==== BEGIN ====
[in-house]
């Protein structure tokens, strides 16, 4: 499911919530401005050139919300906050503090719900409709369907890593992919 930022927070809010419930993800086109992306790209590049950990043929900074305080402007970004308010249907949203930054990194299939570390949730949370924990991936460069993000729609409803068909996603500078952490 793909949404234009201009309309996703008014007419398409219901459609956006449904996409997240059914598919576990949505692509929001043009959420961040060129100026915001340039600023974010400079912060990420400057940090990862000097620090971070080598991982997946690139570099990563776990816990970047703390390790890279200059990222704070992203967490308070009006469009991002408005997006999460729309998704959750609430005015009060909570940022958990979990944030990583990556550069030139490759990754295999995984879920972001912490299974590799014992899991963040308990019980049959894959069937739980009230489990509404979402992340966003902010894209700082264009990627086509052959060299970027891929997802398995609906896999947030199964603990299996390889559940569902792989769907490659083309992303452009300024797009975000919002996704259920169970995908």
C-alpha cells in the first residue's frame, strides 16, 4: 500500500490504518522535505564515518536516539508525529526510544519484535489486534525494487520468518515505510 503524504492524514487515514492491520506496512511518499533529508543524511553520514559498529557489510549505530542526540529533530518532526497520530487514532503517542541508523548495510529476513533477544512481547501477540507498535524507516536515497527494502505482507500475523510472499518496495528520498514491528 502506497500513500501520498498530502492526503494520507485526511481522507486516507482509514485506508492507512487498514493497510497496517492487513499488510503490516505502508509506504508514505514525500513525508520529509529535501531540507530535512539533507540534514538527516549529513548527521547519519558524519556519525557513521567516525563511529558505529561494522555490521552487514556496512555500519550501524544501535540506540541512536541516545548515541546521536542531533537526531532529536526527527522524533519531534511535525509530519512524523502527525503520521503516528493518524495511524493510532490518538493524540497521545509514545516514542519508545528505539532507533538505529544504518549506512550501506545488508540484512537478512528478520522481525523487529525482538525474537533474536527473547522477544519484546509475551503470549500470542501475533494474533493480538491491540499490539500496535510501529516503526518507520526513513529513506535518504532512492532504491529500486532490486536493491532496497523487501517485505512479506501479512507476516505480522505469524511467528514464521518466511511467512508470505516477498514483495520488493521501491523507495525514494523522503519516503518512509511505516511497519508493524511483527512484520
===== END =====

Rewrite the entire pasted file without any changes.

[in-house]
């Protein structure tokens, strides 16, 4: 499911919530401005050139919300906050503090719900409709369907890593992919 930022927070809010419930993800086109992306790209590049950990043929900074305080402007970004308010249907949203930054990194299939570390949730949370924990991936460069993000729609409803068909996603500078952490 793909949404234009201009309309996703008014007419398409219901459609956006449904996409997240059914598919576990949505692509929001043009959420961040060129100026915001340039600023974010400079912060990420400057940090990862000097620090971070080598991982997946690139570099990563776990816990970047703390390790890279200059990222704070992203967490308070009006469009991002408005997006999460729309998704959750609430005015009060909570940022958990979990944030990583990556550069030139490759990754295999995984879920972001912490299974590799014992899991963040308990019980049959894959069937739980009230489990509404979402992340966003902010894209700082264009990627086509052959060299970027891929997802398995609906896999947030199964603990299996390889559940569902792989769907490659083309992303452009300024797009975000919002996704259920169970995908």
C-alpha cells in the first residue's frame, strides 16, 4: 500500500490504518522535505564515518536516539508525529526510544519484535489486534525494487520468518515505510 503524504492524514487515514492491520506496512511518499533529508543524511553520514559498529557489510549505530542526540529533530518532526497520530487514532503517542541508523548495510529476513533477544512481547501477540507498535524507516536515497527494502505482507500475523510472499518496495528520498514491528 502506497500513500501520498498530502492526503494520507485526511481522507486516507482509514485506508492507512487498514493497510497496517492487513499488510503490516505502508509506504508514505514525500513525508520529509529535501531540507530535512539533507540534514538527516549529513548527521547519519558524519556519525557513521567516525563511529558505529561494522555490521552487514556496512555500519550501524544501535540506540541512536541516545548515541546521536542531533537526531532529536526527527522524533519531534511535525509530519512524523502527525503520521503516528493518524495511524493510532490518538493524540497521545509514545516514542519508545528505539532507533538505529544504518549506512550501506545488508540484512537478512528478520522481525523487529525482538525474537533474536527473547522477544519484546509475551503470549500470542501475533494474533493480538491491540499490539500496535510501529516503526518507520526513513529513506535518504532512492532504491529500486532490486536493491532496497523487501517485505512479506501479512507476516505480522505469524511467528514464521518466511511467512508470505516477498514483495520488493521501491523507495525514494523522503519516503518512509511505516511497519508493524511483527512484520